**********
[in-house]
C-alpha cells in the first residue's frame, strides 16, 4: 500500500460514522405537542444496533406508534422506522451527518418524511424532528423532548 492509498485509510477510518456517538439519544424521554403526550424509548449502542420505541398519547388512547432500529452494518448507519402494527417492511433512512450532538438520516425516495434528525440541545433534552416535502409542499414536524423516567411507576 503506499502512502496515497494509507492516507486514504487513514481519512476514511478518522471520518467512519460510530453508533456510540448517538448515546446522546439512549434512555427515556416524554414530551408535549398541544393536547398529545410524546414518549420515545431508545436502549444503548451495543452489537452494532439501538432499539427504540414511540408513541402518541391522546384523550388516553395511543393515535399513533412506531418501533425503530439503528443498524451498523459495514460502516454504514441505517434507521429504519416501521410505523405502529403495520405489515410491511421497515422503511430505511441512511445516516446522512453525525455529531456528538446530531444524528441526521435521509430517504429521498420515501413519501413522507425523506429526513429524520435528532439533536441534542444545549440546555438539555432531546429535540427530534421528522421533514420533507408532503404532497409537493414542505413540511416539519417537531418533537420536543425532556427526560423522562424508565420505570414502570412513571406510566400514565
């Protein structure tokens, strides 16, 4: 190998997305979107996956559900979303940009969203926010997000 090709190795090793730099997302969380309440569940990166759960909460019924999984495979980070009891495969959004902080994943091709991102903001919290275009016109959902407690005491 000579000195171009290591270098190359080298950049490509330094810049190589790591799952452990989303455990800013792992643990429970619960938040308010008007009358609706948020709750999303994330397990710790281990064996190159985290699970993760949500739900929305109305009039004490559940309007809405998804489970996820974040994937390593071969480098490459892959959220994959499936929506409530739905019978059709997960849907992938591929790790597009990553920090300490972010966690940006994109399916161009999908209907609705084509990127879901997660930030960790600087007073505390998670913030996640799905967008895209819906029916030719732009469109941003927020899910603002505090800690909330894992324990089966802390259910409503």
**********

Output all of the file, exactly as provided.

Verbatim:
[in-house]
C-alpha cells in the first residue's frame, strides 16, 4: 500500500460514522405537542444496533406508534422506522451527518418524511424532528423532548 492509498485509510477510518456517538439519544424521554403526550424509548449502542420505541398519547388512547432500529452494518448507519402494527417492511433512512450532538438520516425516495434528525440541545433534552416535502409542499414536524423516567411507576 503506499502512502496515497494509507492516507486514504487513514481519512476514511478518522471520518467512519460510530453508533456510540448517538448515546446522546439512549434512555427515556416524554414530551408535549398541544393536547398529545410524546414518549420515545431508545436502549444503548451495543452489537452494532439501538432499539427504540414511540408513541402518541391522546384523550388516553395511543393515535399513533412506531418501533425503530439503528443498524451498523459495514460502516454504514441505517434507521429504519416501521410505523405502529403495520405489515410491511421497515422503511430505511441512511445516516446522512453525525455529531456528538446530531444524528441526521435521509430517504429521498420515501413519501413522507425523506429526513429524520435528532439533536441534542444545549440546555438539555432531546429535540427530534421528522421533514420533507408532503404532497409537493414542505413540511416539519417537531418533537420536543425532556427526560423522562424508565420505570414502570412513571406510566400514565
């Protein structure tokens, strides 16, 4: 190998997305979107996956559900979303940009969203926010997000 090709190795090793730099997302969380309440569940990166759960909460019924999984495979980070009891495969959004902080994943091709991102903001919290275009016109959902407690005491 000579000195171009290591270098190359080298950049490509330094810049190589790591799952452990989303455990800013792992643990429970619960938040308010008007009358609706948020709750999303994330397990710790281990064996190159985290699970993760949500739900929305109305009039004490559940309007809405998804489970996820974040994937390593071969480098490459892959959220994959499936929506409530739905019978059709997960849907992938591929790790597009990553920090300490972010966690940006994109399916161009999908209907609705084509990127879901997660930030960790600087007073505390998670913030996640799905967008895209819906029916030719732009469109941003927020899910603002505090800690909330894992324990089966802390259910409503």